tocopherols and tocotrienols, a unique antioxidant known as gamma
oryzanol, high quantities of phytosterols, polyphenols and squalene.
RBO has a very good shelf life compared to other cooking oils
because of these antioxidants. These compounds are nutritionally
very valuable and it has been shown to be responsible for the
hypocholesterolemic effect. RBO appears to be the richest source of
tocopherols and tocotrienols. Hence RBO not only has a good fatty
acid profile, but also is a rich source of antioxidants and
Hypocholesterolemic Effect of RBO
Studies have shown that GMO Free RBO in the diet may reduce LDL
cholesterol and triglycerides; it may increase HDL cholesterol (good
cholesterol), inhibits platelet aggregation and may help prevent
cardiovascular diseases. Clinical studies from Japan, India and the
U.S.A. have confirmed such results and named RBO as ”Health
Oil”. In every 1% reduction in cholesterol, there was a 2%
decrease in the risk of coronary heart disease. Thus RBO in the diet
may significantly reduce cholesterol without any side effects known
to exist with pharmaceutical drugs and is a healthy oil for human
Safety of RBO
A safety evaluation of RBO was carried out by the FDA/WHO protocol.
It was proved to be safe for human consumption, without any side
effects. RBO has earned GRAS status in the U.S.A.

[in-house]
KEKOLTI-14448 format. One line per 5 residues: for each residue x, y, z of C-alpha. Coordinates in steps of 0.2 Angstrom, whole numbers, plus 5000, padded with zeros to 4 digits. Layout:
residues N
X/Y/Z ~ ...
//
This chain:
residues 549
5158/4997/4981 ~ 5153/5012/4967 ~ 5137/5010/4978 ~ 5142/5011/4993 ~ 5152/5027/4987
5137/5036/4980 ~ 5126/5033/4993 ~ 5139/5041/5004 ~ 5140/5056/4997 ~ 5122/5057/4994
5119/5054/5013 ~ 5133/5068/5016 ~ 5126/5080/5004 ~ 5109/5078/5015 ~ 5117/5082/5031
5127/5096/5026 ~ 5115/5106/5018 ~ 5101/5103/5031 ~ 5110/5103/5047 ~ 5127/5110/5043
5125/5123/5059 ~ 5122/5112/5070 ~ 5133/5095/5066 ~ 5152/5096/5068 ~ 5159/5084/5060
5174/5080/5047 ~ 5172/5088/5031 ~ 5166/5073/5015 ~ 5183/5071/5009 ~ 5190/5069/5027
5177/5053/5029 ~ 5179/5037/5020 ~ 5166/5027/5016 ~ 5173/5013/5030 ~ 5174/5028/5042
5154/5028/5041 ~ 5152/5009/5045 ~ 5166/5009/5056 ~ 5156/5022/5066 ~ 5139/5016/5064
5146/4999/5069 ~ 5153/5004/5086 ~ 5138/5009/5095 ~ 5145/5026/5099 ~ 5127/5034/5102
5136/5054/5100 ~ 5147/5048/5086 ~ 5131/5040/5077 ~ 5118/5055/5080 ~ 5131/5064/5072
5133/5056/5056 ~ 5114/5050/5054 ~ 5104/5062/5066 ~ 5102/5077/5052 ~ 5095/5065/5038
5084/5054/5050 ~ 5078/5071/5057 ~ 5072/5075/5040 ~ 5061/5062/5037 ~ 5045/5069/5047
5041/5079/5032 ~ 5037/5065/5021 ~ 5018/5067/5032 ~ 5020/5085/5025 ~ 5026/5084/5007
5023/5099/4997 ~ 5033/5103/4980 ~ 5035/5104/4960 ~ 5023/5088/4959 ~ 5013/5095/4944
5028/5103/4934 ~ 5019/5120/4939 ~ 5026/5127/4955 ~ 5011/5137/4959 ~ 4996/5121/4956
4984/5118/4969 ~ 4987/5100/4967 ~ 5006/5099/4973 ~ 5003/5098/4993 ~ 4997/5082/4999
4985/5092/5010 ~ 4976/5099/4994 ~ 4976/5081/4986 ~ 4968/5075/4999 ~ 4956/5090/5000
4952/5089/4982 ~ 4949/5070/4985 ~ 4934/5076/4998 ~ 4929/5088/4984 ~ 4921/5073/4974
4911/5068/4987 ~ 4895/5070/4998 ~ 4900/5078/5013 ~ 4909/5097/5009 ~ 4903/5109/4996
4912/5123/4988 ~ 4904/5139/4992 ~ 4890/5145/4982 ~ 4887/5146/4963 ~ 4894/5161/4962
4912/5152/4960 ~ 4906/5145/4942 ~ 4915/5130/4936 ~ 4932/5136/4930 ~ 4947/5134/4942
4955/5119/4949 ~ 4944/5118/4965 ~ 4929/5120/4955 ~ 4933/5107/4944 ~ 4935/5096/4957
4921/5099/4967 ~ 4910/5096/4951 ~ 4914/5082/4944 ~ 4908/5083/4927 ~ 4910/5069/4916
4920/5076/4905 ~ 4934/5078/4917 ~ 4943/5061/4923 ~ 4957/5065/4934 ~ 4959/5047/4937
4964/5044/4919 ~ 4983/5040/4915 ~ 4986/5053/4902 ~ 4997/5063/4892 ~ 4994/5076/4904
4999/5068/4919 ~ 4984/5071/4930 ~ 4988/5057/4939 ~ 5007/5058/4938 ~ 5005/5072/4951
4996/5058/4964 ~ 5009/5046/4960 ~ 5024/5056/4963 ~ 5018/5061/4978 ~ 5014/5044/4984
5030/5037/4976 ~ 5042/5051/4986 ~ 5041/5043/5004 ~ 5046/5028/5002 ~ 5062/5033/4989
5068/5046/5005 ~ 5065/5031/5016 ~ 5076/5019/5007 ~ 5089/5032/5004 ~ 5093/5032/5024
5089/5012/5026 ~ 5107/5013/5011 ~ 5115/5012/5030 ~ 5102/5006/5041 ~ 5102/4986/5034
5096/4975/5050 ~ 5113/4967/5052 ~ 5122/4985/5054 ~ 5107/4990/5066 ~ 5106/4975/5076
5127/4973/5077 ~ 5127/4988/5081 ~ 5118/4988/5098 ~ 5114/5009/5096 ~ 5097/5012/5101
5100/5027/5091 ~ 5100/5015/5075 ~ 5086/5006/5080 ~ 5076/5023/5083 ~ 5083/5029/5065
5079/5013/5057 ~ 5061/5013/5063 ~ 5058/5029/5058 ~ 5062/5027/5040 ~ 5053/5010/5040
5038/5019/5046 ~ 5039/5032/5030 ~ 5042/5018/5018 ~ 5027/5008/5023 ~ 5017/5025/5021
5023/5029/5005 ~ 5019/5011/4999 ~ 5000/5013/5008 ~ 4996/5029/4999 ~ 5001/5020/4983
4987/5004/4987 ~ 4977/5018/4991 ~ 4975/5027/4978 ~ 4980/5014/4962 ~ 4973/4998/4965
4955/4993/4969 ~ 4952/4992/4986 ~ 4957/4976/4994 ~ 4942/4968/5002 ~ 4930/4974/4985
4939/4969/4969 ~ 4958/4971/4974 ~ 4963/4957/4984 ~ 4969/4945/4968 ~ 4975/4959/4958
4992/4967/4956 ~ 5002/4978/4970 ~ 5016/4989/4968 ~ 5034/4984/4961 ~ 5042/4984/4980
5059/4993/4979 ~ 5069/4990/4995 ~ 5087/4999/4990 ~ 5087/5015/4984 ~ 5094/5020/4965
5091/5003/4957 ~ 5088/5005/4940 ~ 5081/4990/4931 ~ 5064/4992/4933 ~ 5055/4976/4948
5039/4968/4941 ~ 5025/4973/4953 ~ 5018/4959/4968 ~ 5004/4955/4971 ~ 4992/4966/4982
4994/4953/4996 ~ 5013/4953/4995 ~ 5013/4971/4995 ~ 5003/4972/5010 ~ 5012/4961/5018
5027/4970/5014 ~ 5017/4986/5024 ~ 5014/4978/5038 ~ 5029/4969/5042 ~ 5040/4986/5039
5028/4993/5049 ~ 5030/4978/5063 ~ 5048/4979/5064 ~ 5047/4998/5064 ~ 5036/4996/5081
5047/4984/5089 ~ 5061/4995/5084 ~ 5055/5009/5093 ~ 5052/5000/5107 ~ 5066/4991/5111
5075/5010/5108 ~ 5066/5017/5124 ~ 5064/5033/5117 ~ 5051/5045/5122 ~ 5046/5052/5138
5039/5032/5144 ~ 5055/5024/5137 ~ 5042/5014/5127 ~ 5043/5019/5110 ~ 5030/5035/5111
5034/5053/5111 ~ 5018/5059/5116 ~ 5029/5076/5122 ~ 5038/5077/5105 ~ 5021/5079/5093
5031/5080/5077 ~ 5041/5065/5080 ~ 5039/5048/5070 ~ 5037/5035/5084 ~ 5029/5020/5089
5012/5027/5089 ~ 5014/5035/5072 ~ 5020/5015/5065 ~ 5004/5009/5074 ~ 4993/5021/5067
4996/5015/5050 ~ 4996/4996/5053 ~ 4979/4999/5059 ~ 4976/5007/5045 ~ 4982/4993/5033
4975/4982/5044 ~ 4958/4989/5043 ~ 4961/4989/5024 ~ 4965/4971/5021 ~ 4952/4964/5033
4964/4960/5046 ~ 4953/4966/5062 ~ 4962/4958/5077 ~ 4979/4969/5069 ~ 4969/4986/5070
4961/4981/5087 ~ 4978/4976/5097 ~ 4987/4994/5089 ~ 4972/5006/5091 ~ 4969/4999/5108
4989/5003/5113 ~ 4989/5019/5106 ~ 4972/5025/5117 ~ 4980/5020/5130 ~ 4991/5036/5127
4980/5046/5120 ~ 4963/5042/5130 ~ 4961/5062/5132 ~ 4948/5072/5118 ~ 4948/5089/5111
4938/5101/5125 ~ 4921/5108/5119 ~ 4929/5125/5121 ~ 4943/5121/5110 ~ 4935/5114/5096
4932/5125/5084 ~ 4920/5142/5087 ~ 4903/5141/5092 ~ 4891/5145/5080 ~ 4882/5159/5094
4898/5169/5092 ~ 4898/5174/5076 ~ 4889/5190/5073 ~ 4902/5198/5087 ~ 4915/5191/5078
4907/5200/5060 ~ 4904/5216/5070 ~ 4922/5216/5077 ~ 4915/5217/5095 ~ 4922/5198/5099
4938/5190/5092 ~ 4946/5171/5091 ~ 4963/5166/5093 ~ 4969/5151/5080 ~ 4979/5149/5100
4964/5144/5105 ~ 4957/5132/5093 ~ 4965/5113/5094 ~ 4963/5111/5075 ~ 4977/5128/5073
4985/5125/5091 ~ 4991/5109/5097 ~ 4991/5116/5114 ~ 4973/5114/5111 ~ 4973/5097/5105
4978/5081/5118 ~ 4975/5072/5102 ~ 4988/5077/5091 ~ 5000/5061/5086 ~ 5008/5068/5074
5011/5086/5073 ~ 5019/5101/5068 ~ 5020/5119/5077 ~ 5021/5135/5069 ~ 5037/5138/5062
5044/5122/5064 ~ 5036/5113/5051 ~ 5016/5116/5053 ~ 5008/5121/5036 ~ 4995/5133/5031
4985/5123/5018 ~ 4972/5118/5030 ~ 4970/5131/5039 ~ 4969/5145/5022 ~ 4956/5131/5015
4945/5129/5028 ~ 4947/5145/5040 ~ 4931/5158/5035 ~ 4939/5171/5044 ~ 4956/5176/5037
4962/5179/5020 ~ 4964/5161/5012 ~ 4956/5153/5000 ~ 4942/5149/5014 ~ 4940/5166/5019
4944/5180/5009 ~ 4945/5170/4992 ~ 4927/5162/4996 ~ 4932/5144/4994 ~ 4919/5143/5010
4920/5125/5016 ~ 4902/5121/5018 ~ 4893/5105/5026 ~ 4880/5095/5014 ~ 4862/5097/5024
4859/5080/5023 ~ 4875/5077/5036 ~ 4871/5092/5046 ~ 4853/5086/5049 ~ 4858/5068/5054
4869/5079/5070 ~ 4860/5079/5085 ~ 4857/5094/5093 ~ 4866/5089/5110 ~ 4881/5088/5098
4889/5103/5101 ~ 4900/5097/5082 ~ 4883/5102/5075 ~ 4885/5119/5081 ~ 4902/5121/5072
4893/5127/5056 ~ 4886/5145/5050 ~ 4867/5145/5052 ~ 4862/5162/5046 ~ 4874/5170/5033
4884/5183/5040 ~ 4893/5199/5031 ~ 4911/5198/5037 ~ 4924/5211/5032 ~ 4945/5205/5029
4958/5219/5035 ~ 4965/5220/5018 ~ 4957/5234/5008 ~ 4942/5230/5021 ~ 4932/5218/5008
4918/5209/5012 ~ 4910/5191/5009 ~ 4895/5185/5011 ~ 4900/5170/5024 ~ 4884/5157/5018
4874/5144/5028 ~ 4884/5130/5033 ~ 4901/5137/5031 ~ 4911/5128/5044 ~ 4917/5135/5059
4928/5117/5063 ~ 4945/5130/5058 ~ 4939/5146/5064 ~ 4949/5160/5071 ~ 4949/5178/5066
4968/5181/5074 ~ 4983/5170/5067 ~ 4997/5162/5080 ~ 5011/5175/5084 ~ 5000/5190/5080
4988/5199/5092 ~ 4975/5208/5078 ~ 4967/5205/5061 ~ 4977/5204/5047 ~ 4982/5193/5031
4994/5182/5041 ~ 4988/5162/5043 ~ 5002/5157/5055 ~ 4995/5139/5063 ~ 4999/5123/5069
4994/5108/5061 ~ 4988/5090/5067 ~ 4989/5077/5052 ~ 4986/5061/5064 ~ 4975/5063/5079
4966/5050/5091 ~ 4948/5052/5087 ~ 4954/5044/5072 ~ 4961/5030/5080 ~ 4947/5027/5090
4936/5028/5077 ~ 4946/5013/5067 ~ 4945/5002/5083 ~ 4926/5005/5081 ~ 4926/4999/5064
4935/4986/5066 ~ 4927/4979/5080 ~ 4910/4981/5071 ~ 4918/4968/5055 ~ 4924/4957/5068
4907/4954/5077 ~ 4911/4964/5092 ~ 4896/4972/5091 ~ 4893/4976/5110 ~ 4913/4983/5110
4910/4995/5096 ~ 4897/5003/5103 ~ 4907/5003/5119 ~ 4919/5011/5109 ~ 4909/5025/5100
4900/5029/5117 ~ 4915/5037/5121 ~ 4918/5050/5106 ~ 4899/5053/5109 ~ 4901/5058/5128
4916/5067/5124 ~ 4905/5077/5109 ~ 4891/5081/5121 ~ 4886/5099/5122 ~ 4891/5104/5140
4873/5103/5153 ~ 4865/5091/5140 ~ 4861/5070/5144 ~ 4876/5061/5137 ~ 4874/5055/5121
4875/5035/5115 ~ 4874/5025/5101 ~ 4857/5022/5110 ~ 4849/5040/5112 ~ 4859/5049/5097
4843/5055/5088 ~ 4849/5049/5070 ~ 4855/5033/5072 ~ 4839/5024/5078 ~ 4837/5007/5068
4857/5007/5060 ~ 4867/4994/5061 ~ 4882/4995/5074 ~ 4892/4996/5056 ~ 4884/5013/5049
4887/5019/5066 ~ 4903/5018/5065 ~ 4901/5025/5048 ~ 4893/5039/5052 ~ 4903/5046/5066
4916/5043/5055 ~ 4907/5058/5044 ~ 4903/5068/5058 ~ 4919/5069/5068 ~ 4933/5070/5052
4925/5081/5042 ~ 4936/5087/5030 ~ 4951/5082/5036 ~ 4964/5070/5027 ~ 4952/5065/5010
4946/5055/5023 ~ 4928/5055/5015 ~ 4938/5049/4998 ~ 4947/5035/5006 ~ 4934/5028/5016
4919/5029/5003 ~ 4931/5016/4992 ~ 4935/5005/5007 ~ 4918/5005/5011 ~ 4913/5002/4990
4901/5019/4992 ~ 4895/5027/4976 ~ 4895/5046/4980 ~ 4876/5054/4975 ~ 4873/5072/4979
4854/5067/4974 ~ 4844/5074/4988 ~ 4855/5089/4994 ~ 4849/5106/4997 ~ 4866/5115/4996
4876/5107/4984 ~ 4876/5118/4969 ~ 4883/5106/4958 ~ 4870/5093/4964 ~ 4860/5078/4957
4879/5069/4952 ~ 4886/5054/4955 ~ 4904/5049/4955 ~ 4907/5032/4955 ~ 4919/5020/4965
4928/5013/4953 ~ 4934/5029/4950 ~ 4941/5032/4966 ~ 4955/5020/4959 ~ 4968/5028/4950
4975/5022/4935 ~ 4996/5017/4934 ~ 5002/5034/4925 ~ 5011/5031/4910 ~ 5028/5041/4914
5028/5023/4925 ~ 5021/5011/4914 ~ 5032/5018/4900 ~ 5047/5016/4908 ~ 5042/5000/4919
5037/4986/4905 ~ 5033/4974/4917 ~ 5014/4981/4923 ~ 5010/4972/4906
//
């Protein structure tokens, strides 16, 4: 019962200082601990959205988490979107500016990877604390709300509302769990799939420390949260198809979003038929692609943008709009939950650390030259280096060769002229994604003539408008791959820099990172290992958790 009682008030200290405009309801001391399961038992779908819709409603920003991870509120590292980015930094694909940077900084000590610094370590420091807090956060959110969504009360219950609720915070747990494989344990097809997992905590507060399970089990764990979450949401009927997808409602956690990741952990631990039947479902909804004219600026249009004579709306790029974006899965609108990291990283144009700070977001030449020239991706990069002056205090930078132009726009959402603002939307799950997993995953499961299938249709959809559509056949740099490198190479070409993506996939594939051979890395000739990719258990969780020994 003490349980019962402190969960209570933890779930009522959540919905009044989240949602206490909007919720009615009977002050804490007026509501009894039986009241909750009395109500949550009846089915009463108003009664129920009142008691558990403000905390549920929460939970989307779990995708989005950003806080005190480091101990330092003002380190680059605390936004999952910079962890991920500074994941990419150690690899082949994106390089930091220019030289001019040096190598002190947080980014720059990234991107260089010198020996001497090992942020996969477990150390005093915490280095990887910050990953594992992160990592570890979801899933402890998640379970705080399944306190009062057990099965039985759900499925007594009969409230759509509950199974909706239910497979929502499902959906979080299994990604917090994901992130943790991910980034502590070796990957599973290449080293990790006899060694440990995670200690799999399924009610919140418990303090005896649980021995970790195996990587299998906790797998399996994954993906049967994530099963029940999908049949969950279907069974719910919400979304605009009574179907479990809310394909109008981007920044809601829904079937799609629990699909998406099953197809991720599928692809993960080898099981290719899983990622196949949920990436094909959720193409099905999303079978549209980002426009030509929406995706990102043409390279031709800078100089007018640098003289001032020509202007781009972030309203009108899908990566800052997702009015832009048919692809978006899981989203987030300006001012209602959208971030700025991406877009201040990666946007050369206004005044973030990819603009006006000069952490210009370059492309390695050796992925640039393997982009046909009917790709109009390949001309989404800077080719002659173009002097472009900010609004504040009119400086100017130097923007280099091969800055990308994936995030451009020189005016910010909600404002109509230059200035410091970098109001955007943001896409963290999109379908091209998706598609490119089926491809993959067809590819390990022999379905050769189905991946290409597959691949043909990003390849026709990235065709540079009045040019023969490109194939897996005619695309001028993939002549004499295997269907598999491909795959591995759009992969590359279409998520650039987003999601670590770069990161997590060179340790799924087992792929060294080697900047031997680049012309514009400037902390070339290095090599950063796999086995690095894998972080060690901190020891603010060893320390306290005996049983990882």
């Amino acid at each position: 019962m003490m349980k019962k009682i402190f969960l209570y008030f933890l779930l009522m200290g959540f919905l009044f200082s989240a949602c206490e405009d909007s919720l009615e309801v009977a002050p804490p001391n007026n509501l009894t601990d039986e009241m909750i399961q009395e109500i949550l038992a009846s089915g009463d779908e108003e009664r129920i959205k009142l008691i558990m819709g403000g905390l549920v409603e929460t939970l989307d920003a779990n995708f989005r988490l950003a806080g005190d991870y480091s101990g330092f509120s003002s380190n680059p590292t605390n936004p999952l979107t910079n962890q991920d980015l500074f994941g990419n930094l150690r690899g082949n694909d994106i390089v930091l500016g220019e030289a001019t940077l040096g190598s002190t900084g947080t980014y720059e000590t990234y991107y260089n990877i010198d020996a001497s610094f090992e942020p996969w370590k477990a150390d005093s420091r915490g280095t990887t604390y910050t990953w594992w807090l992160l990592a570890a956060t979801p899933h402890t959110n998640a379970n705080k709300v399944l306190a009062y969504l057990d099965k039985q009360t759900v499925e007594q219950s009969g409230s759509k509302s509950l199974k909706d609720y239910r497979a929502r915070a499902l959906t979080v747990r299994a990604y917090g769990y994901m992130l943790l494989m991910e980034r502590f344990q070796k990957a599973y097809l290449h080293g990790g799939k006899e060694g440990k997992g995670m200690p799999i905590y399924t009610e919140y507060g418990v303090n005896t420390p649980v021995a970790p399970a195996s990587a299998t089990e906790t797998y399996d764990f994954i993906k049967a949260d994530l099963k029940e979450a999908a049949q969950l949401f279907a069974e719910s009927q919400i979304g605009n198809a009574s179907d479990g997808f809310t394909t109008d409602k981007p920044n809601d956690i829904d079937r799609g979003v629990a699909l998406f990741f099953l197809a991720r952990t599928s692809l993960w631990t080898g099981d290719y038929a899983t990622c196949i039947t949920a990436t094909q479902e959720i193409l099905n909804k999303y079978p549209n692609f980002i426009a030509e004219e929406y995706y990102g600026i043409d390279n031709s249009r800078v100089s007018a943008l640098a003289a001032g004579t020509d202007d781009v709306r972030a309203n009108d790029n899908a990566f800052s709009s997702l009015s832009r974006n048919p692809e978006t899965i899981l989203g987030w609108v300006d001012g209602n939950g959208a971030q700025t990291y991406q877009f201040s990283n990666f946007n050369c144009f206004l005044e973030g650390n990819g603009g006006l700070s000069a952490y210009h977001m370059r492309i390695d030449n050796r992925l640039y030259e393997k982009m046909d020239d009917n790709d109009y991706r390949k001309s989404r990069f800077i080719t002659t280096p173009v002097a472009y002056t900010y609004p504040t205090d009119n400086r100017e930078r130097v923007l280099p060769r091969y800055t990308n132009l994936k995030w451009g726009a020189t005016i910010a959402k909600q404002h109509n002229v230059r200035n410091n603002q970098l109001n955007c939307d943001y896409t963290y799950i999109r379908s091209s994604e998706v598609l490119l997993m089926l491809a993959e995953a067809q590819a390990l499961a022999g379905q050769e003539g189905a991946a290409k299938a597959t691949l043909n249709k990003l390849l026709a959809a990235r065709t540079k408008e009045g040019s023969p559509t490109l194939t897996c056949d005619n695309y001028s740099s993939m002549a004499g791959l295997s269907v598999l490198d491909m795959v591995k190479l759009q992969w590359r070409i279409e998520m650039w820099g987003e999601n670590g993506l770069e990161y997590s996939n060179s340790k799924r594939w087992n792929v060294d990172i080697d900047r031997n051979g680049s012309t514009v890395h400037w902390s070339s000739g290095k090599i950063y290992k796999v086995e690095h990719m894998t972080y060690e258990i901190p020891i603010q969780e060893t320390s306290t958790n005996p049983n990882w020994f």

Taste and Acceptability
Foods were prepared in several ways, such as deep fried, pan fried,
baked foods and salad dressings in rice bran oil. Similar foods in
peanut oil, palm oil, soybean oil, olive oil and corn oil were
prepared and compared. Taste panel, color, appearance, smell and
texture were the criteria for the acceptability of the products. Our
GMO Free RBO prepared foods scored highest in all the panels, also
rated highest shelf life when compared to the other products. Our
GMO Free RBO was found to be more economical as less oil is absorbed
in the food, almost 20% less when compared to other oils. This lower
absorption rate is related to the viscosity of RBO, a physical
quality of the oil, which makes it light and non-sticky. The high
smoke point prevents the isomerization and polymerization of the
fatty acids and also the generation of free radicals at high
temperatures. There are many beneficial aspects of RBO that attracts
consumers to utilize RBO in their diet.
Check product ingredients for genetically modified and hydrogenated
oils that contain Trans Fats. Ask restaurants what they are using to
fry or prepare your meal. It makes a difference and your good health
depends on it.